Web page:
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Precast capping saves time on bored piles

A NEW PILE capping technique for contiguous bored pile walls can reduce time taken for piling and capping beam construction by 25%, claims Kvaerner Cementation Foundations.

The system involves piling through precast concrete units, removing the need to excavate around and break down the piles and incorporating blinding and shuttering for the capping beam.

It was developed by KCF engineer Peter Renouf in 1998, following a contract at the Manchester City Art Gallery. The job involved installing bearing piles and a temporary CFA contiguous bored pile wall with a capping beam. As the wall was temporary, it was decided to use the polystyrene guide wall for maintaining the pile position as a back shutter to the capping beam.This eliminated the need for pile breakdown straight after concreting.

The idea developed when it occurred to Renouf that the sand blinding layer placed in the trench for the polystyrene guide walls could be substituted by an accurately placed 75mm concrete layer that could also serve as blinding for the capping beam.

'We realised we would have achieved what we wanted if we could also make precast concrete units the same size as the capping beam, bore the piles through them and scoop out the concrete down to the blinding level, 'he says.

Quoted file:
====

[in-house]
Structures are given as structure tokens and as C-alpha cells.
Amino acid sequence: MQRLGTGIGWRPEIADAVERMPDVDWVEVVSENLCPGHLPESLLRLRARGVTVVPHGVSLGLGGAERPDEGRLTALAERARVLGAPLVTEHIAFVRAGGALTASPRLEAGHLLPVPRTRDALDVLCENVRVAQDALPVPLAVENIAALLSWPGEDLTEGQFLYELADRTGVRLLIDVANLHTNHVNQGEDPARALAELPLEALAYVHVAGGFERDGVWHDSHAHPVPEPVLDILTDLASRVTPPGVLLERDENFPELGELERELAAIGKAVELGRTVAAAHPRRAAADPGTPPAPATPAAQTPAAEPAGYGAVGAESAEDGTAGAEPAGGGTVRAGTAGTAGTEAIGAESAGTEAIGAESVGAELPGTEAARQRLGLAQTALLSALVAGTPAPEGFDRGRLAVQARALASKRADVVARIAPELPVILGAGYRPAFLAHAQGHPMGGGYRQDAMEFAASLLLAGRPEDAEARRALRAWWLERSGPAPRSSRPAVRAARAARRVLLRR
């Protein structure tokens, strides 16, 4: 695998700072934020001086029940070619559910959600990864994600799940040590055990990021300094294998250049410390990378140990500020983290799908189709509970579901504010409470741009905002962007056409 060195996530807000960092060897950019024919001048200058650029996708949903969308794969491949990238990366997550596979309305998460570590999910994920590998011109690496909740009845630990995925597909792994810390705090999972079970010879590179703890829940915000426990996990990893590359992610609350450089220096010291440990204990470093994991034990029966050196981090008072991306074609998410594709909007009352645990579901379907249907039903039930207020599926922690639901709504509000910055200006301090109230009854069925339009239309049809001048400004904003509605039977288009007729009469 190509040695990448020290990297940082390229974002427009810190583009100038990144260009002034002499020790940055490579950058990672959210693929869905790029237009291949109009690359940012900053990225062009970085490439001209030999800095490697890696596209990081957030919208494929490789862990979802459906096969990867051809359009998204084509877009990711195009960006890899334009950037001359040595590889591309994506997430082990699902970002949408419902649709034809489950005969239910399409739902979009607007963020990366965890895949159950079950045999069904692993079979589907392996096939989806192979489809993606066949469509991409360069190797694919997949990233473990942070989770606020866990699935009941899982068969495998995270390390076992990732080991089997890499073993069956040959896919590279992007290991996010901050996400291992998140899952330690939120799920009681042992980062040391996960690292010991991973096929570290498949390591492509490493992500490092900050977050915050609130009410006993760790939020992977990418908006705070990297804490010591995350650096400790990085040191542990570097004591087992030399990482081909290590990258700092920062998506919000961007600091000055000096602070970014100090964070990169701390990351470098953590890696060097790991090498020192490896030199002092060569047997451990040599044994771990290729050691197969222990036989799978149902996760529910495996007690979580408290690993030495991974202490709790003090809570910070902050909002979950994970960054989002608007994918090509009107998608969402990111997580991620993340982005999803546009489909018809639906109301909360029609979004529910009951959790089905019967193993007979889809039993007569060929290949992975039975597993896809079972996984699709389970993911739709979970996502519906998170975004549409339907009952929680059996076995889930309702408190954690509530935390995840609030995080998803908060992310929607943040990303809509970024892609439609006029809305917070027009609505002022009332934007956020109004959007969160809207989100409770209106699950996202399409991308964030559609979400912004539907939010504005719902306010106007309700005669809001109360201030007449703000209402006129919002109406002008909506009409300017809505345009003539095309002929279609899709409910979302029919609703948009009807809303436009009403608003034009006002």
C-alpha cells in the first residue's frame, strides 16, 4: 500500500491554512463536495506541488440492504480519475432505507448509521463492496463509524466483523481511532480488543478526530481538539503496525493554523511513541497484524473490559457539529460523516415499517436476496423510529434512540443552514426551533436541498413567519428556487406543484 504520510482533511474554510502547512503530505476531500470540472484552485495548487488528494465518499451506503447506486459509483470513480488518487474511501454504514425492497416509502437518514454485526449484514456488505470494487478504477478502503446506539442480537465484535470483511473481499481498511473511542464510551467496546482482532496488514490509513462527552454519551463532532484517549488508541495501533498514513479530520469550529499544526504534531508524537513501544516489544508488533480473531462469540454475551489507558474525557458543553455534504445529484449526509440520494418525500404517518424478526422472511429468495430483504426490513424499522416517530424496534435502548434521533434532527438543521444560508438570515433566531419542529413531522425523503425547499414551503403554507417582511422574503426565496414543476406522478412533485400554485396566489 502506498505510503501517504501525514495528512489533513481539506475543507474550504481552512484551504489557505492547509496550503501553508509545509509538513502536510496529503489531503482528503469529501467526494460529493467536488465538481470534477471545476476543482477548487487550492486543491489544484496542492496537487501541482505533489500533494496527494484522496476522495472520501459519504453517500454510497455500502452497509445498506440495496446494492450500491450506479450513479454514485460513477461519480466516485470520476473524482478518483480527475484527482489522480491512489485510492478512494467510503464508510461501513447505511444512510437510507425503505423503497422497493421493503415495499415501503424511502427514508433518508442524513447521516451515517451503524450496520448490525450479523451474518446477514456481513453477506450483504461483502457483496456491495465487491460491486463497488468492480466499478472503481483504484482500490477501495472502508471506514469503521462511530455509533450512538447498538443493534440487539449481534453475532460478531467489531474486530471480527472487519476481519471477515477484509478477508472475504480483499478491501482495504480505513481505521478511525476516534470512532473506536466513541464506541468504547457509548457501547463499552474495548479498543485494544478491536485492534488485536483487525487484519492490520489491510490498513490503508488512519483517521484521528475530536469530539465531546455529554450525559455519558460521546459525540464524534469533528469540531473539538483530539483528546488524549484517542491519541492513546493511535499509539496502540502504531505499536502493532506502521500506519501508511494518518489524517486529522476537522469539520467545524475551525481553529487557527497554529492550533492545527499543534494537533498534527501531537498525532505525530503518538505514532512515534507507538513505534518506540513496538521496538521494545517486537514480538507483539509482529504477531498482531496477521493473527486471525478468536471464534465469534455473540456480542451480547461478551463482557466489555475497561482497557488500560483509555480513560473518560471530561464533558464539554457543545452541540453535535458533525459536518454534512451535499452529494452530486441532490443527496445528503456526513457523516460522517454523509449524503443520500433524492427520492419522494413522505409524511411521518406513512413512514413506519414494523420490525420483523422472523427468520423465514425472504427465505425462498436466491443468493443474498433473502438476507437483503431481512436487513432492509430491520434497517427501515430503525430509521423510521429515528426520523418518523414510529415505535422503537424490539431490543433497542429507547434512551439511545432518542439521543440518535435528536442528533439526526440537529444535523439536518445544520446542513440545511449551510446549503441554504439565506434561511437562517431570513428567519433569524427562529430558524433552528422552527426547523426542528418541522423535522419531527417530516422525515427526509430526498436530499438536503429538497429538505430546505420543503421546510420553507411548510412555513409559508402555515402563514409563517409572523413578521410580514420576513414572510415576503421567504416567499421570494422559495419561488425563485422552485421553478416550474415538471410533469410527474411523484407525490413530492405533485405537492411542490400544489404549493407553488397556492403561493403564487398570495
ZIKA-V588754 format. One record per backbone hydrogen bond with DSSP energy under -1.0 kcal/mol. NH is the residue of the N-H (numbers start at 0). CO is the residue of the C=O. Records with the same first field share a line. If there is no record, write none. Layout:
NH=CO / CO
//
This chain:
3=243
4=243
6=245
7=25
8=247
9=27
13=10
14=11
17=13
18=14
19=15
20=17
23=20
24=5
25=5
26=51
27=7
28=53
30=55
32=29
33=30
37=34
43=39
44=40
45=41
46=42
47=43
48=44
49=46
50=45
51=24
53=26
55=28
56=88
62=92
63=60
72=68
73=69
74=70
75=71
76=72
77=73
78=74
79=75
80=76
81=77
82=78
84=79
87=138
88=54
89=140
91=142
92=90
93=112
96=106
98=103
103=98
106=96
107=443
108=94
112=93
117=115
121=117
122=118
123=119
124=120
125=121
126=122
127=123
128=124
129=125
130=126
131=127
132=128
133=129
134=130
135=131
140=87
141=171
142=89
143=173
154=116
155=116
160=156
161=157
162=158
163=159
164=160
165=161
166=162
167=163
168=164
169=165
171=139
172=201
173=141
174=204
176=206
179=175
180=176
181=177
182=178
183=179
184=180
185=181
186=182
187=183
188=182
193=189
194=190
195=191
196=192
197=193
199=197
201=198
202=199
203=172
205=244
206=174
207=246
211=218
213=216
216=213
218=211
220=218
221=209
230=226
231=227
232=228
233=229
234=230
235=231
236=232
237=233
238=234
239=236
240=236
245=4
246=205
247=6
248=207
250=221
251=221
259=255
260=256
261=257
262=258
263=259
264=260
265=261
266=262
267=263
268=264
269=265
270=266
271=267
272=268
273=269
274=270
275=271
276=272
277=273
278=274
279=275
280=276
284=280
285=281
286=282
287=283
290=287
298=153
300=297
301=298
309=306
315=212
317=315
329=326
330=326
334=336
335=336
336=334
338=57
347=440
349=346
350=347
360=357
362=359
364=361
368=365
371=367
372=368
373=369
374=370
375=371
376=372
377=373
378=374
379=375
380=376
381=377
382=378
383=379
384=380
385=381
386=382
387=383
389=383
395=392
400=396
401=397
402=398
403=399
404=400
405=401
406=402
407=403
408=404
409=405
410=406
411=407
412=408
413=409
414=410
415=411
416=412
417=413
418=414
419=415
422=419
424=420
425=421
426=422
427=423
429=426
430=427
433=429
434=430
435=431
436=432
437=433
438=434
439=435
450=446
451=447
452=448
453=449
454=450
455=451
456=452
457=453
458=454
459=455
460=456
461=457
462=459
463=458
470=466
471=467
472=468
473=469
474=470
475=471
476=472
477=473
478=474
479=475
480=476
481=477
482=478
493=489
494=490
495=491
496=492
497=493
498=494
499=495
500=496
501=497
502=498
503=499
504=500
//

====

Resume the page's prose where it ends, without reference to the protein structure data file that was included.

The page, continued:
A chance to use the system came early in 1999, when KCF proposed using the technique on a contract in Bootle.While tendering was under way, shutters and concrete units were made for trial of the system at the Kvaerner's precast yard in Boroughbridge, North Yorkshire .

Results showed the idea was sound and work went ahead on the Bootle contract.

However, the 450mm diameter piles were capped with a beam running at many different levels, which did present some problems.

'Valuable lessons were learnt. But a shuttered, blinded trench for the capping beam was left for the main contractor far more quickly than would have been possible with conventional methods, 'Renouf says.

As well as reducing time and cost, the system produced some unexpected benefits.

It improved the accuracy of pile positioning and, as positions were predetermined, eliminated the problem of lost setting-out pins.

After the Bootle contract KCF applied to patent the technique before using it on a project in Newcastle. Here work involved installing the 750mm diameter piles for the wall, a permanent capping beam, excavation, permanent ground anchors and bearing piles.

New units were cast to deal with the larger diameter piles and the system allowed excavation to start five weeks into the programme rather than the seven or eight weeks expected with conventional methods, KCF says.

The system is now being used on a contract in Birmingham for a curved pile wall with varying levels and capping beam widths.

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